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Institutional Transformation
By Dr. Phil Baird, Vice President, Academic-Career-Tech Education
30 March 2010

CHICAGO (UTN) - During the recent North Central Association-Higher Learning Commission (NCA-HLC) annual conference, one college shared lessons learned through an institutional experience that mirrors the proposed future of United Tribes Technical College.

      The April presentation focused on the six-year transitional experience of a Minnesota college from a technical institution to a “technical and community college.” It was accomplished during a time of struggling regional and national economies, and despite state funding cutbacks, with increased student enrollment and tuition hikes.

      Here is a summary of the perspectives discussed by presenters from St. Cloud Technical & Community College about engaging five key areas of the transition leading to an accreditation review.

Preparing the College Community

      After shaping a detailed public relations plan with timelines, the SCTCC administration facilitated timely conversations with stakeholders and community leaders to keep them informed about the progress of the proposed institutional changes. Stakeholders included board members, trustees, civic and community leaders, faculty, students, and staff. The presenters emphasized the need to maintain close communications with the NCA-HLC.

      Through an advisory committee, regular informational sessions were held with a leadership council composed of other higher education executives involved with and guiding the expansion into four year degree programming. This nurtured intercollegiate support.

      Communications strategies included face-to-face meetings, electronic messaging and dissemination of updates and key development reports. A lesson learned was making sure all events and communiqués were documented for self-study purposes.

Preparing the Faculty

      Gearing up for the transition to a “technical and community college” organization required extensive communications with and the involvement of faculty, who would need guidance with articulating the rationale or justification for institutional changes and making the necessary adjustments.

      It was suggested that the college leadership should repeatedly focus on the institutional mission and help the faculty interpret how the transition will impact educational philosophy. Nurturing “buy-in” of faculty versus imposing unilateral expectations was key to a smooth, effective transformation.

      A college in transition might also anticipate having to work through a review and refinement of institutional terminology and definitions. One example given was the term “general education” and how language changed into terms such as “liberal arts and humanities.”

      The conference presenters emphasized the use of “talking-with” conversations (as opposed to “talking-to” communications) across all levels and tiers of the college community.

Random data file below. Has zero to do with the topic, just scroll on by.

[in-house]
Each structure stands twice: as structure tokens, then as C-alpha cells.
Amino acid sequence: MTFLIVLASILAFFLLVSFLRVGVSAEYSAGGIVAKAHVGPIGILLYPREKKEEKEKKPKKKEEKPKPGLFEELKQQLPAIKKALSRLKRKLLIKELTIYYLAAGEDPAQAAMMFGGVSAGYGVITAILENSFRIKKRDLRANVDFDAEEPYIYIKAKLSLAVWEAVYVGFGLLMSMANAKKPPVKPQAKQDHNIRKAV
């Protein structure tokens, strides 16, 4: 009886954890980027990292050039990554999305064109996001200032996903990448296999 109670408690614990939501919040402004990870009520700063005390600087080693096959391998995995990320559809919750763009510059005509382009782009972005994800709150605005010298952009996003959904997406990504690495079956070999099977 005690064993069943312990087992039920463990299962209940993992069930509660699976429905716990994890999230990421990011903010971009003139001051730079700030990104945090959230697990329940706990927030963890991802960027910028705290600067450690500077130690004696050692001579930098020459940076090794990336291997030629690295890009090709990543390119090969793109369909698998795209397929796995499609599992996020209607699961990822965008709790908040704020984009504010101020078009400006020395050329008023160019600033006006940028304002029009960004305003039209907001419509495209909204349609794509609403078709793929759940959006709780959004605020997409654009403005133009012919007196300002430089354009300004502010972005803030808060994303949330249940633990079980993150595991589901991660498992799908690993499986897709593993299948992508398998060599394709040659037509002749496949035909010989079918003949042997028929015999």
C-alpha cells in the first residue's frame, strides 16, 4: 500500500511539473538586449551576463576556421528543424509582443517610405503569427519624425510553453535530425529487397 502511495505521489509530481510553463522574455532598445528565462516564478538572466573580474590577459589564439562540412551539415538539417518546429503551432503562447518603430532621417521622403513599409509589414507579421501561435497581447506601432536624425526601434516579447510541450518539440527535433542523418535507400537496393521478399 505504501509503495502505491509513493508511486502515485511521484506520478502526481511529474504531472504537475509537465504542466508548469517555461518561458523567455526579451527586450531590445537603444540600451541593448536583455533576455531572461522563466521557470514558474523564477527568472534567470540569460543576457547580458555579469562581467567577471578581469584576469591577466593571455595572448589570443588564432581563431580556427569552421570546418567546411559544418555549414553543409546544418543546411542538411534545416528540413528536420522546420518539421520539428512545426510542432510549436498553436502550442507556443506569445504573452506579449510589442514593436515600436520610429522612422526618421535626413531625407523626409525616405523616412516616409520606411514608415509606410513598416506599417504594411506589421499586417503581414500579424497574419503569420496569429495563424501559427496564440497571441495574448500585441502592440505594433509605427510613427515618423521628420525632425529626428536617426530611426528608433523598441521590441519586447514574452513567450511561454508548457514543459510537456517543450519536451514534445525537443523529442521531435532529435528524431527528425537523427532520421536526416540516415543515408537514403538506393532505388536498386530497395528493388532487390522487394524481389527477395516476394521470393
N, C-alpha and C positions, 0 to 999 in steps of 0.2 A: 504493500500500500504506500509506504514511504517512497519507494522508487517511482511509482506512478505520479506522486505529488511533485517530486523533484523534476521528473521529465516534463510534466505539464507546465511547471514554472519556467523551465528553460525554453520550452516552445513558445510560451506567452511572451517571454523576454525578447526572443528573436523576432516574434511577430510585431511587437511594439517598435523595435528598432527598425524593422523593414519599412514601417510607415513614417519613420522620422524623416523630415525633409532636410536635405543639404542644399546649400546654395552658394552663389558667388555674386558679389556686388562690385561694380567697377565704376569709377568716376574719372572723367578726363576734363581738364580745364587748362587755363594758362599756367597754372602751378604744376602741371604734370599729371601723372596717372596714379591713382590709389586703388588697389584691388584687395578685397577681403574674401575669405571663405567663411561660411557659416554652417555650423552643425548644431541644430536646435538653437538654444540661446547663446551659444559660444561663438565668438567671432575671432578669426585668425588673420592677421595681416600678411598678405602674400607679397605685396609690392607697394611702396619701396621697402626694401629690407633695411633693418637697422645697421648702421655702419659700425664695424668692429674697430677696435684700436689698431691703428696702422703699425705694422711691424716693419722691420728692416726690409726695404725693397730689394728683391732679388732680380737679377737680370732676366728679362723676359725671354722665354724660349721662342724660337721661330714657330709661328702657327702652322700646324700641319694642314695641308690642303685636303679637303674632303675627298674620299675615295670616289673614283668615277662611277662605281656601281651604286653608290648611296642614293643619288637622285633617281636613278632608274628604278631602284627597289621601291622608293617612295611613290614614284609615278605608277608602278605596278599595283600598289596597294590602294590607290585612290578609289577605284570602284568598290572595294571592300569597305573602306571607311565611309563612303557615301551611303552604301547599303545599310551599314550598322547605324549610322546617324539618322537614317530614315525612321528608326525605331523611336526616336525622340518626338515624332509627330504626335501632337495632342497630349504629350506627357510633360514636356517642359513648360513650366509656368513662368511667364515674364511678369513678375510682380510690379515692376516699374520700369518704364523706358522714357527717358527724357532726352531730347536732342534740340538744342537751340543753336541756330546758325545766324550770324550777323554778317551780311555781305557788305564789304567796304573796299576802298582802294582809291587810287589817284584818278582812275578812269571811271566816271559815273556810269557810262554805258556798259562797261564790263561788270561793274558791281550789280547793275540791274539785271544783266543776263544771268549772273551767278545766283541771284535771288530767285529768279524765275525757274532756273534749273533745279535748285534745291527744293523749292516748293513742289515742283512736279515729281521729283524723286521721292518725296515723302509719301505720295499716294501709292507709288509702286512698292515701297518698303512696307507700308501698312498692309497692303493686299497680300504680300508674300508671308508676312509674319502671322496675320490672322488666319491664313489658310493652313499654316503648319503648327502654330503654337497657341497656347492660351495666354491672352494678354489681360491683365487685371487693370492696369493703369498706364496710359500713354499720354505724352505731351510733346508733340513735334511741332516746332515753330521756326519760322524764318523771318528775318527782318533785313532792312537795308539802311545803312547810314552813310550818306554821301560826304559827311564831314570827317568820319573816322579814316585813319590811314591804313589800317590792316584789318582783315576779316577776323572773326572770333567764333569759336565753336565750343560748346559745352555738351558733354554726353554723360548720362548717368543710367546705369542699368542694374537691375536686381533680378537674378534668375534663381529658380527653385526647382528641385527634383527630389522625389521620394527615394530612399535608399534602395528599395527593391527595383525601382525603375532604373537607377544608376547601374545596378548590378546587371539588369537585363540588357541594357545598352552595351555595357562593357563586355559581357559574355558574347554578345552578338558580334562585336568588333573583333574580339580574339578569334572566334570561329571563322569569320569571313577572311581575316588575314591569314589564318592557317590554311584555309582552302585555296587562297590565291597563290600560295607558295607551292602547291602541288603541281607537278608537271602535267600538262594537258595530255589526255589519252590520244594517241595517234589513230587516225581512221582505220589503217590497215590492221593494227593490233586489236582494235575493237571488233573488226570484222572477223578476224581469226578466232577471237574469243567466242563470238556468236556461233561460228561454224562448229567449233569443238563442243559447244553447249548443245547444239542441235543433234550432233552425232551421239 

Preparing the Student Body

      As a member of the transition group, the student body president explained how his Minnesota college conducted student surveys every other year to assess interest in academic programs.

      This was done to document the rationale for institutional changes and to keep the student body informed about the options being reviewed.

      The student government leadership was also directly involved with institutional budget decisions, including discussions about tuition hikes to address funding cutbacks and new program costs. Student leaders submitted position papers supporting five percent increases in tuition and fees.

      By being actively involved in conversations and information-sharing, the student body strengthened its loyalty to the college, which was expected to carry-over as future alumni support.

Preparing the Workforce

      St. Cloud Technical College dedicated time and effort to assess the workforce that would be impacted by the proposed institutional changes.

      Once employment opportunities were identified for “job seekers,” the college determined what skills and training would be required. Learner outcomes were adjusted accordingly.

      Another important workforce dimension was graduate placement. An outcome measure was established for assessing the locations of jobs and the earnings of graduates.

      One lesson learned was to establish an active relationship with a local Workforce Investment Act council or board, and to facilitate and document pathways of information-sharing to justify workforce training programs.

Preparing the Documentation

      The last of five areas covered in the presentation was devoted to the critical chores of developing, collecting and storing key institutional documentation.

      One of the start-up activities was developing a list of key reports, minutes, survey summaries, program updates and communiqués necessary for the self-study and the accreditation site visit.

      An administrative review identified which groups of stakeholders were required to have document access, both internally (e.g., board, faculty, students, etc.) and externally (e.g., leadership council, accreditation team).

      The presenter emphasized that the college should assess which electronic sources would be used (e.g., share drive, website, etc.). The lesson learned was make sure all stakeholders and constituents are informed about where and how to access the appropriate documentation.

      The conference presentation about the experiences of St. Cloud Technical and Community College was one of many informative workshops offered during the 2010 NCA-HLC conference. In this case, the SCTCC journey showed a valuable path with lessons learned that can guide UTTC’s transformation from a technical institution to a technical and community college.


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